English language edition
List Price: $37.95
Regular Price: $30.35
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Seehausen am See. For many years, more and more people visit this idyllic village during the annual summer fest.
In these three weeks, the breweries and beer gardens in the village make more money than during the rest of the year. So, you and your opponents become hardened businessmen, who rush to Seehausen am See to invest in the businesses there with an eye toward the large profits that come during the festival.
During these three weeks each will invest in the businesses and try to get his people in management positions in the breweries and beer gardens where he owns stock. The players also work to increase the size of their favorite beer gardens so that they can earn more money.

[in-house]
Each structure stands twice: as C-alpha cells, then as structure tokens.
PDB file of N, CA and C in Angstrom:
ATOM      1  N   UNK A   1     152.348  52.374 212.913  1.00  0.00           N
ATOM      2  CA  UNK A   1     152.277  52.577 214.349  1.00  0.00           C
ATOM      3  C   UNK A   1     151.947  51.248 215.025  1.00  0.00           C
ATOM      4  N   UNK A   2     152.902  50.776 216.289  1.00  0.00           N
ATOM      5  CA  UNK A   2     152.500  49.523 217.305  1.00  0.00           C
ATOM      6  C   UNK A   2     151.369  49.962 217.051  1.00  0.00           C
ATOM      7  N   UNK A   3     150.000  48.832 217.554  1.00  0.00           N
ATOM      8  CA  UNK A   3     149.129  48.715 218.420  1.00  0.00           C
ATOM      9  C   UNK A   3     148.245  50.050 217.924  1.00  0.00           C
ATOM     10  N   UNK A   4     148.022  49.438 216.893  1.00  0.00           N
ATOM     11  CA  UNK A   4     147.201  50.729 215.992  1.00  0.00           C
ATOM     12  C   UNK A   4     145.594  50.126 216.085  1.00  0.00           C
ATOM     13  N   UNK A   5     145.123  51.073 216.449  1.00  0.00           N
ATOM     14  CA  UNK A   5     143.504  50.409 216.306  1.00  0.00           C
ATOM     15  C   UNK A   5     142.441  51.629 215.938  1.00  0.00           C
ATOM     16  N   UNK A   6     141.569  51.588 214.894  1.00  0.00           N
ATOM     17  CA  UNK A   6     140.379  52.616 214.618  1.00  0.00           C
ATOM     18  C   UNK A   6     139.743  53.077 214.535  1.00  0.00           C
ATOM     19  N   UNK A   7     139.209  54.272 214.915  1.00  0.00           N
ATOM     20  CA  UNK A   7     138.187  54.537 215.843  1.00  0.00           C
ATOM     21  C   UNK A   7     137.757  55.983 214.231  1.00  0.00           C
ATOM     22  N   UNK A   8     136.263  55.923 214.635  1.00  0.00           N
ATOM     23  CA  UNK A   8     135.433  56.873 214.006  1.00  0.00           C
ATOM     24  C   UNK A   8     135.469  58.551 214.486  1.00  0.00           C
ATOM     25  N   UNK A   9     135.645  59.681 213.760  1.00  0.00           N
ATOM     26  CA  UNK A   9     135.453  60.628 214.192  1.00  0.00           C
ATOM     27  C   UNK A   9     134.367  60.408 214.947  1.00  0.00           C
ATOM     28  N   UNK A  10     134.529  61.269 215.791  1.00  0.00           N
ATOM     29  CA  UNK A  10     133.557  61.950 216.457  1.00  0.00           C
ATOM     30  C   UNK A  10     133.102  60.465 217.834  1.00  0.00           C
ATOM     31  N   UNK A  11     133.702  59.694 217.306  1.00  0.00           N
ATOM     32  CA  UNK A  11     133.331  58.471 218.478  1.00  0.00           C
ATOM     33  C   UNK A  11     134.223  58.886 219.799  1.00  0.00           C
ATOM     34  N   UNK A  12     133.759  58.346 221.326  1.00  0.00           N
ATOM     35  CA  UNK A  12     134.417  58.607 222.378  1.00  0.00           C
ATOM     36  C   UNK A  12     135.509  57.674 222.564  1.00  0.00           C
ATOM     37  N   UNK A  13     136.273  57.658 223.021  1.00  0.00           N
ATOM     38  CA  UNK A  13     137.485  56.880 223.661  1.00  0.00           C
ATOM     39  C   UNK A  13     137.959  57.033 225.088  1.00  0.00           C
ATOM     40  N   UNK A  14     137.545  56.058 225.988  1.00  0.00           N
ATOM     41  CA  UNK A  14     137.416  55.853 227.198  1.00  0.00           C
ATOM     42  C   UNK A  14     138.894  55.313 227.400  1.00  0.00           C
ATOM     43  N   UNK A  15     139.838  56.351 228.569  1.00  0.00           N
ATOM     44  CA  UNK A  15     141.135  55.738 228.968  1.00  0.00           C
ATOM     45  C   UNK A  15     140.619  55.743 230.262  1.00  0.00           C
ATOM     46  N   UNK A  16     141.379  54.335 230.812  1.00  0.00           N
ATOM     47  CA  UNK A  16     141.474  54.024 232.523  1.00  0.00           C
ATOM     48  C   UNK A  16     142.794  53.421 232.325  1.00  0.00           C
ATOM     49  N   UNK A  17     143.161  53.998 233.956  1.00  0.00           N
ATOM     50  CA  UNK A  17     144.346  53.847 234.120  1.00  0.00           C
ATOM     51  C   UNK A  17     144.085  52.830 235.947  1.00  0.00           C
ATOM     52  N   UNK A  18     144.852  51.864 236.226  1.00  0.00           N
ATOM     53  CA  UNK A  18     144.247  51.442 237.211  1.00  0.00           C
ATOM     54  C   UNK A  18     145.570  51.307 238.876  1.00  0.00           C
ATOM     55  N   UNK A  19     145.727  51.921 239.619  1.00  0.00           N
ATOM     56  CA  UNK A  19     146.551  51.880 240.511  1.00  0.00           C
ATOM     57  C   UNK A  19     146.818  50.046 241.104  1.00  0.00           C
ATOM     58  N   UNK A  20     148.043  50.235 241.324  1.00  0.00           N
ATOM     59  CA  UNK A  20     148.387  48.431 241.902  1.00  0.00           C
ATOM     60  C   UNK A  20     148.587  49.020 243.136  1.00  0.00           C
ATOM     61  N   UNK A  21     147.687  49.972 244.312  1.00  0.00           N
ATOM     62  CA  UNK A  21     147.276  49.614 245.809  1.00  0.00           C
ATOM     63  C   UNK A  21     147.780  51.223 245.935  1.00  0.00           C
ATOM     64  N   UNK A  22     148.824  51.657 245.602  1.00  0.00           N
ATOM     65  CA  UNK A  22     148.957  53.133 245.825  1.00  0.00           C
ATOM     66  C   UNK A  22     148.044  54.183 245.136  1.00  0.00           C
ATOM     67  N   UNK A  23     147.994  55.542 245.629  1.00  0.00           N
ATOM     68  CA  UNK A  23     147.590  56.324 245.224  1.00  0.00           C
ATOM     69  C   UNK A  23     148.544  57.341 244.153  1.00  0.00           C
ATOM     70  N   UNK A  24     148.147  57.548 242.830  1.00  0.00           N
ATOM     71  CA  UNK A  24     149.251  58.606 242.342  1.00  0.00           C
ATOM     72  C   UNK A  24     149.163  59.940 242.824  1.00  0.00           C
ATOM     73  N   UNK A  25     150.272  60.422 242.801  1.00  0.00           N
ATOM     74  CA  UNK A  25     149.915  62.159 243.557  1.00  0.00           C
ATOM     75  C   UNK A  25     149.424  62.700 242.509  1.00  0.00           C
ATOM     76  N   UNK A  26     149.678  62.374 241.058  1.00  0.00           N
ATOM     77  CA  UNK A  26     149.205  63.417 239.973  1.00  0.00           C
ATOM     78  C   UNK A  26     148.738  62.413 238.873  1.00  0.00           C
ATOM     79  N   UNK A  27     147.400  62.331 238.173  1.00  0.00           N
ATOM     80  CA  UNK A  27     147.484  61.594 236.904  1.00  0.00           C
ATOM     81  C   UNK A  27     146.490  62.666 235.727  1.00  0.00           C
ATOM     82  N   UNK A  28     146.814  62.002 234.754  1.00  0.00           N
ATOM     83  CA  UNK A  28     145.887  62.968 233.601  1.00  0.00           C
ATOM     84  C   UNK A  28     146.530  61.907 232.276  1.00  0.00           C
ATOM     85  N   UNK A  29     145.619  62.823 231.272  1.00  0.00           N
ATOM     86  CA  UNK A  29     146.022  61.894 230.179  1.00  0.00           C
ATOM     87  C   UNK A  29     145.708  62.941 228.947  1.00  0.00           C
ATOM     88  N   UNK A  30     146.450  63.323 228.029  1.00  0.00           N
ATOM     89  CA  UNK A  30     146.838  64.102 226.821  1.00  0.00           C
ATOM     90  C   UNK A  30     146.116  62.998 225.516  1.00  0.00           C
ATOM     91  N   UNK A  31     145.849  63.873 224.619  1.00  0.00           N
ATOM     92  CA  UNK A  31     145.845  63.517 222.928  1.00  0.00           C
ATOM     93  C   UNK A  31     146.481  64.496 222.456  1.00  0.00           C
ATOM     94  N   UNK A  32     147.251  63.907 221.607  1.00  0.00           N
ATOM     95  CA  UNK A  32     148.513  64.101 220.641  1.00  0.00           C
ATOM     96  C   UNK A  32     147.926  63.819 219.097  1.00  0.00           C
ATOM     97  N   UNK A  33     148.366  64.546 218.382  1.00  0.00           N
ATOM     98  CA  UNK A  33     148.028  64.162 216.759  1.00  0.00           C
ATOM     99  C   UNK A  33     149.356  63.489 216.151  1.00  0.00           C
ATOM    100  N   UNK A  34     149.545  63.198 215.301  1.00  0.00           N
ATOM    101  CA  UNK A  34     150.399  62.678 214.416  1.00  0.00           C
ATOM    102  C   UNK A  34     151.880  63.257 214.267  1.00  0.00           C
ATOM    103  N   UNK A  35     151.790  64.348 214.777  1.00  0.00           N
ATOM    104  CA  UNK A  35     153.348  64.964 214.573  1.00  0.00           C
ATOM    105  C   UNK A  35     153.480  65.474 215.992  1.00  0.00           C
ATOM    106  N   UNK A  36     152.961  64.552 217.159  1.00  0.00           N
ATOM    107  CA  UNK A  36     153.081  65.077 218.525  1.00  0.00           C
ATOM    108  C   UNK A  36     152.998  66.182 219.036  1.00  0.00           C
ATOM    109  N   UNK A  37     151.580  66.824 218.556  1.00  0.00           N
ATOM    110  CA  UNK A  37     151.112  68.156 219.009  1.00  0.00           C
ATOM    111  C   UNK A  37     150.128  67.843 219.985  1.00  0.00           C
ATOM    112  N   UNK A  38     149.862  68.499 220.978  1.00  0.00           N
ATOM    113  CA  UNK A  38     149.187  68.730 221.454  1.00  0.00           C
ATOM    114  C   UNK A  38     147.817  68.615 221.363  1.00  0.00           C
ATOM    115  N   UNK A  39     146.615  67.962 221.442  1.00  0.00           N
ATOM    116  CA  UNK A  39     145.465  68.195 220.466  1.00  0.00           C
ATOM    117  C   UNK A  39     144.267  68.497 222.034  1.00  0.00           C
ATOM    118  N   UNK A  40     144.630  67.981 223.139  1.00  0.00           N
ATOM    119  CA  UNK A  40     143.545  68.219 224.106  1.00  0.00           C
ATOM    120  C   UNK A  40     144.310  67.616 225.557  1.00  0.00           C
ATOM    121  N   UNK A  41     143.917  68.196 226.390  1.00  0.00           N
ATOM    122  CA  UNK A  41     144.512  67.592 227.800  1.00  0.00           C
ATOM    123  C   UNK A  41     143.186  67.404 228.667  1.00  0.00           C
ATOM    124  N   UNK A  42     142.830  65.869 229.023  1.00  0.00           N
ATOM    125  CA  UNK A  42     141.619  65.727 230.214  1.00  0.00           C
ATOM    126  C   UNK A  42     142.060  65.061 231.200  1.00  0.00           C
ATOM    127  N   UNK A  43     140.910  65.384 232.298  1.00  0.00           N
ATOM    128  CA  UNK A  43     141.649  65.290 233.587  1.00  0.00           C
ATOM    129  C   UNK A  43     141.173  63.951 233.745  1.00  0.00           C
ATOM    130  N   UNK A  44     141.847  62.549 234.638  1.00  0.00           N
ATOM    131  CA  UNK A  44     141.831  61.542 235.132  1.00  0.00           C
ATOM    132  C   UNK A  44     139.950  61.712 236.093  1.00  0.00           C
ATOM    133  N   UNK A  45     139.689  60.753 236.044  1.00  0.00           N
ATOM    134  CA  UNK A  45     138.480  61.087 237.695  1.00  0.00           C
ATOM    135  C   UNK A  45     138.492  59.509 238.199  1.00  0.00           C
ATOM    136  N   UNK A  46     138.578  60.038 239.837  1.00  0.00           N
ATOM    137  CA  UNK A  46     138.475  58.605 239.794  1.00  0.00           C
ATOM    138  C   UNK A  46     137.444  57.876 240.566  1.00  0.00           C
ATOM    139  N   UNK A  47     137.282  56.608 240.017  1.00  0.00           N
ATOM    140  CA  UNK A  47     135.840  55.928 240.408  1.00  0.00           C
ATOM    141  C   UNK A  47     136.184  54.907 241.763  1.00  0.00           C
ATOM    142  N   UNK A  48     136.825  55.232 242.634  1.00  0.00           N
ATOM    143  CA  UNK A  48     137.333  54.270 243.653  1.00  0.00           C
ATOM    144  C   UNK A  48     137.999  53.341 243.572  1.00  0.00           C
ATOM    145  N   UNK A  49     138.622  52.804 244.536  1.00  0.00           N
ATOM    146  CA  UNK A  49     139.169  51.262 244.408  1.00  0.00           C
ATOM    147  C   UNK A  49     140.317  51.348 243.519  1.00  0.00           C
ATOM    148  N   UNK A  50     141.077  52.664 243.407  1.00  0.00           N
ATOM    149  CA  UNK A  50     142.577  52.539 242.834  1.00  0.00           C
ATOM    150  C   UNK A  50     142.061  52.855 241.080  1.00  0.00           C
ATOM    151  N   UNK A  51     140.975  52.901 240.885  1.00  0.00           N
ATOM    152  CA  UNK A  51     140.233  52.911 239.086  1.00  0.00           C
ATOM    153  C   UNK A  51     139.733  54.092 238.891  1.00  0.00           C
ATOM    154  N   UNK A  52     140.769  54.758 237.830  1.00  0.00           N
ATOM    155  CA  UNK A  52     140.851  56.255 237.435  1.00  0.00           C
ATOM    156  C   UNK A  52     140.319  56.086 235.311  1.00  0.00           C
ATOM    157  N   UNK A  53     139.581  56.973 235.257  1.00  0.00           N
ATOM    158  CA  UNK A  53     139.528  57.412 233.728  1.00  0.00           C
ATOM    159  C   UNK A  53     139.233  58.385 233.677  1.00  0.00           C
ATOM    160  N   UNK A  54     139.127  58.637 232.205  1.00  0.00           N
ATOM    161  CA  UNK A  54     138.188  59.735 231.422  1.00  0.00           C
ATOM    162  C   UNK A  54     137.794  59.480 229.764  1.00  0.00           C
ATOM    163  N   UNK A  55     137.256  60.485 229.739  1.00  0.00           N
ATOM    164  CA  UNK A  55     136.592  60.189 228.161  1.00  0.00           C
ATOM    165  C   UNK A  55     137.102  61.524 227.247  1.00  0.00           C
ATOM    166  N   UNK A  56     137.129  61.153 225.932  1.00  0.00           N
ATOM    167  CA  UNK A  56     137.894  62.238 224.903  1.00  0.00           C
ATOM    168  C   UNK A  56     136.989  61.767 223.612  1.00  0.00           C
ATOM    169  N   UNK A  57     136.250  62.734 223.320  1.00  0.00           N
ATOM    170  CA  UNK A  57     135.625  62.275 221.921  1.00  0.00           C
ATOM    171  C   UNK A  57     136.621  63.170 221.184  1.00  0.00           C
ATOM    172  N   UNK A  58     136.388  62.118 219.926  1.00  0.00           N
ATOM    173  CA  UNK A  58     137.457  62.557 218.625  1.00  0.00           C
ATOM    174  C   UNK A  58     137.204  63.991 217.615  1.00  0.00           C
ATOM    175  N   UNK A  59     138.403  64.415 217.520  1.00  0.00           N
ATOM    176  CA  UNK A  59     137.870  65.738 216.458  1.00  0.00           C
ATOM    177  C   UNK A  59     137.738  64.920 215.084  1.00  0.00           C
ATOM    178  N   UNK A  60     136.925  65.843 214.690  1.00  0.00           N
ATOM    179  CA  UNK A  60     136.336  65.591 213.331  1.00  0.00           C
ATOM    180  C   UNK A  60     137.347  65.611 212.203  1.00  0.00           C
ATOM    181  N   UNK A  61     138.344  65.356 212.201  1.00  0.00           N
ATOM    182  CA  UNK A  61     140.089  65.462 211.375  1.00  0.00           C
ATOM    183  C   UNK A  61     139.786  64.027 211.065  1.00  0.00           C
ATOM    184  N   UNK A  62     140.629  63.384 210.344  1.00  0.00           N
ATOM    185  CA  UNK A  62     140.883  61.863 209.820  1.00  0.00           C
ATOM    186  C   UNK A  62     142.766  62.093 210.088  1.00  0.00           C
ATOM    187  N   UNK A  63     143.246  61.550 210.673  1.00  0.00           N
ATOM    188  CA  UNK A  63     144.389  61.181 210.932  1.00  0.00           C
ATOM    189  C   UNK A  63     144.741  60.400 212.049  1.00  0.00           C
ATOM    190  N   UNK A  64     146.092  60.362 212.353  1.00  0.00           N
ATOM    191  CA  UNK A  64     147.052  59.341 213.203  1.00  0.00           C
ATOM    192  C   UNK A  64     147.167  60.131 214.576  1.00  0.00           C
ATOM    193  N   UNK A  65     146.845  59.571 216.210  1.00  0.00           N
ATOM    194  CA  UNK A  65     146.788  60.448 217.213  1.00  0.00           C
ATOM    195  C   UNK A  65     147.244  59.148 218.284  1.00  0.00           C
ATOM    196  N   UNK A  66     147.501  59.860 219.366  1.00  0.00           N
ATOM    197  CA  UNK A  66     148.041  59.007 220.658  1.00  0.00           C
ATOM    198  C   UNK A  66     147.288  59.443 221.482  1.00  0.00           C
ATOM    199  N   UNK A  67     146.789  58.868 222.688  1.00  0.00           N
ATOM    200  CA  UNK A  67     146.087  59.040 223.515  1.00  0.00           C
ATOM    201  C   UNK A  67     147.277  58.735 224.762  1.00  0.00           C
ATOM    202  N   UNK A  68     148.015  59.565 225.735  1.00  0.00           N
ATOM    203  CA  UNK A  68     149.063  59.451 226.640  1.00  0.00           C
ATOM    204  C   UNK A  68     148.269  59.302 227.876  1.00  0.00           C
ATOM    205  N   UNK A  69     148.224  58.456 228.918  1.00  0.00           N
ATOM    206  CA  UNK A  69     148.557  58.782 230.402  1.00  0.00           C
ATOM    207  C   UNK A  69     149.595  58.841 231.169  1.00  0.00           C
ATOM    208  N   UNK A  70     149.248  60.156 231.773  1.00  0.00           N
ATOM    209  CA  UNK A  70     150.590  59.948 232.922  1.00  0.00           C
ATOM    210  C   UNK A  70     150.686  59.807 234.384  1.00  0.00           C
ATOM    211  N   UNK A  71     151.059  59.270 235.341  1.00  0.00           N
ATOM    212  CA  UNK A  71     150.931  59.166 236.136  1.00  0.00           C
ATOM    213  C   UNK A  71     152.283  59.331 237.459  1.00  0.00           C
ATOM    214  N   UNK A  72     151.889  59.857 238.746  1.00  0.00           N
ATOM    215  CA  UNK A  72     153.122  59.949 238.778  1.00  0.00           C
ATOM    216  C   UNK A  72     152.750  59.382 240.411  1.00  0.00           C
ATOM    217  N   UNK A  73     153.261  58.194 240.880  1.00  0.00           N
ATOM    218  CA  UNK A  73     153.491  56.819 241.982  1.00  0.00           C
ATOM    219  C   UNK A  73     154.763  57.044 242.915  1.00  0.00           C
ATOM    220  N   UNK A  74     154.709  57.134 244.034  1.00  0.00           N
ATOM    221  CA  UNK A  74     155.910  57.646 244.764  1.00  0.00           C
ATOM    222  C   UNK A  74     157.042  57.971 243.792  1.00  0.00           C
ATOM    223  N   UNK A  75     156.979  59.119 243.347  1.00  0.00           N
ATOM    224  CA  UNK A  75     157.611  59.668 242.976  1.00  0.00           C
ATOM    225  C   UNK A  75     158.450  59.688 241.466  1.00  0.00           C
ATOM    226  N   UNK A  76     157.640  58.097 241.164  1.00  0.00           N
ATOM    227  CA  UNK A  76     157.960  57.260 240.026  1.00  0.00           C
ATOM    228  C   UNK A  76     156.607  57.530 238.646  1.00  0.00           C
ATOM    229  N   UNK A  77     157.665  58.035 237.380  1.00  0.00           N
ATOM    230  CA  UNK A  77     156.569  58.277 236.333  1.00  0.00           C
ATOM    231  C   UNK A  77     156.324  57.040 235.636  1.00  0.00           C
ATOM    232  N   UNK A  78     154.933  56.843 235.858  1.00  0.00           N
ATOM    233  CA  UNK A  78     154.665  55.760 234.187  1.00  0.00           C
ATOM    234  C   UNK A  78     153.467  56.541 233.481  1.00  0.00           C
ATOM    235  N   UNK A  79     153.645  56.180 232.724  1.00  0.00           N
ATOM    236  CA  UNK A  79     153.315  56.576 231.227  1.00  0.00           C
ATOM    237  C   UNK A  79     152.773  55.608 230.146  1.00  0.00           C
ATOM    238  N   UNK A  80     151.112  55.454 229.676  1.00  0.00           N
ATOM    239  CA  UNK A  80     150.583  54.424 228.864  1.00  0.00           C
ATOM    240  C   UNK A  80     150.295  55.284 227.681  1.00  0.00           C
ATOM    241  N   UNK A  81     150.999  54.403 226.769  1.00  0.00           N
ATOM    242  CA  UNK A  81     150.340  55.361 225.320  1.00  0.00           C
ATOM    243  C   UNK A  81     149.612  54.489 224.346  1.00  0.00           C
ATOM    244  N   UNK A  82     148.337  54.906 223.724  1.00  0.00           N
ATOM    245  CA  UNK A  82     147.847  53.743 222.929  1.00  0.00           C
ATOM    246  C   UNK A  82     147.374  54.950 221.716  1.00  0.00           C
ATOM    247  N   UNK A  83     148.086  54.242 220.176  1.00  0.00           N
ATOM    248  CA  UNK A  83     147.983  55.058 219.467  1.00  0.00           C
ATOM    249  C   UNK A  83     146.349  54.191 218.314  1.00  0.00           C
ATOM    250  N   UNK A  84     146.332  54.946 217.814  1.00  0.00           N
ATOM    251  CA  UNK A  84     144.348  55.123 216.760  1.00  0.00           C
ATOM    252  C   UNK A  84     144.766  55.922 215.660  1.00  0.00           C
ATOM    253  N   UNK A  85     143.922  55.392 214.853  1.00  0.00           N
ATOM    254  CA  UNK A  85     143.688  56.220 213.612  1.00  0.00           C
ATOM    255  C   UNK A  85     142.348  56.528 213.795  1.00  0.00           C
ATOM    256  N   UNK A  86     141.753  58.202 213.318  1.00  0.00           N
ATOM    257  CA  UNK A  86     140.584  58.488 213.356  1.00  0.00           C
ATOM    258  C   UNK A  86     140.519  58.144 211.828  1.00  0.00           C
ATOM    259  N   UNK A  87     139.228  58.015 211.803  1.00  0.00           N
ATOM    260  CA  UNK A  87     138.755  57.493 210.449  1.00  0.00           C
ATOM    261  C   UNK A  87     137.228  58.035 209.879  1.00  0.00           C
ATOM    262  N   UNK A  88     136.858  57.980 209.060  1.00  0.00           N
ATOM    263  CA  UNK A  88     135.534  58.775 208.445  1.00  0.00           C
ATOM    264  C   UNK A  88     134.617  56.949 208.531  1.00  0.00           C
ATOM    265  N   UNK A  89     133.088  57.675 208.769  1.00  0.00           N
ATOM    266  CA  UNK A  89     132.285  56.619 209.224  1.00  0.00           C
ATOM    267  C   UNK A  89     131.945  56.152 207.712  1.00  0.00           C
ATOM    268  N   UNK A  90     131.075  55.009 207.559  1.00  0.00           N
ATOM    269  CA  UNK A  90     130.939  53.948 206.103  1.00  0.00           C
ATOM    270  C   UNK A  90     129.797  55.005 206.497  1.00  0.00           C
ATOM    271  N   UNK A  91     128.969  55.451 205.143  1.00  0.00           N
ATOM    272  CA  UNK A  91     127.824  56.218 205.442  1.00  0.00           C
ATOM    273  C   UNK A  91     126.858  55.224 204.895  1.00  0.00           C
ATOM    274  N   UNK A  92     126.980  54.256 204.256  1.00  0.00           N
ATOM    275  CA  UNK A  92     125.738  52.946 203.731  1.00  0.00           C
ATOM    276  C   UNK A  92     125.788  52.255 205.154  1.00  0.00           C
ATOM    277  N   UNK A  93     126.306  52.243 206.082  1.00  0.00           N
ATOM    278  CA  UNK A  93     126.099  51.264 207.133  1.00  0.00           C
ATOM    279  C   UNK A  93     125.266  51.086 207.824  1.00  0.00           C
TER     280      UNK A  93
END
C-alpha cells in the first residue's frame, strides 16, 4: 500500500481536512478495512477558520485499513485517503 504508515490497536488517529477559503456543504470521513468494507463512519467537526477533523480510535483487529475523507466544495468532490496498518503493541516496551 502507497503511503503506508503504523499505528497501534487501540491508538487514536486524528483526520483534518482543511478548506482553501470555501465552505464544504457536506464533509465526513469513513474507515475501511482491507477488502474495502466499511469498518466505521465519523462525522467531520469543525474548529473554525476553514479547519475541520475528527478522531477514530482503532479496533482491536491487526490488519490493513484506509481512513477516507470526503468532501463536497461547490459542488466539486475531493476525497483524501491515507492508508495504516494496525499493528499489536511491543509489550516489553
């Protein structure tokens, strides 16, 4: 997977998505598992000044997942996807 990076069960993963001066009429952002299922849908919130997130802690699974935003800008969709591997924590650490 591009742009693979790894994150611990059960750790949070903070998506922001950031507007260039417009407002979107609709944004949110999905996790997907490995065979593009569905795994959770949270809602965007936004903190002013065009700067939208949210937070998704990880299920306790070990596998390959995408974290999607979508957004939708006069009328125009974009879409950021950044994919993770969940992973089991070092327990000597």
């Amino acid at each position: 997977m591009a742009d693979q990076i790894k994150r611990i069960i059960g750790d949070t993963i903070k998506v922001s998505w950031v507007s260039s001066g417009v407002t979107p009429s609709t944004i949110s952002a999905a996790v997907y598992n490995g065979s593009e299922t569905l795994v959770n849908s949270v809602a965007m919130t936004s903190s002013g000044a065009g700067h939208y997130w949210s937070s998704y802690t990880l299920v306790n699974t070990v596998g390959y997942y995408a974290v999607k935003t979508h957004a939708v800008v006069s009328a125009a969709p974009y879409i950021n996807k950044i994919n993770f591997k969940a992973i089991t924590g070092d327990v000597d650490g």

In the end, it is not the size of the beer gardens or who is in charge, but the amount of money in the players' pockets ...
We play four player and the game is quite enjoyable. Very nice components and board. The rules have a few problems and are a little long-winded. Don't be discouraged though because the rules are really quite simple after you boil them down.
The game is divided into three weeks of a German beerfest. You maneuver and scheme to get the most payoff at the end of each week. You get paid off from shares owned in the Beer Halls and the shares owned in the breweries that supply them.
You are competing with the other players to get shares in the breweries and the Beer Halls and you are also trying to make sure that the Beer Halls buy from the brewery you own the most shares in. You could own all the shares in a brewery, but if it doesn't sell to any of the Beer Halls then you get nothing.
Players are also trying to (sometimes cooperatively) expand the Beer Halls where they own shares at the expense of the others.
There is also a pretty waitress and an obnoxious drunk. You try to get the pretty waitress in your Beer Hall and try to kick the obnoxious drunk to the other guys Beer Hall. Both of these affect income of the Beer Hall they are in greatly.
One thing you have to accept is that other players will mess with what you have going on and sometimes you can't stop it, you have to be creative in how you deal with it.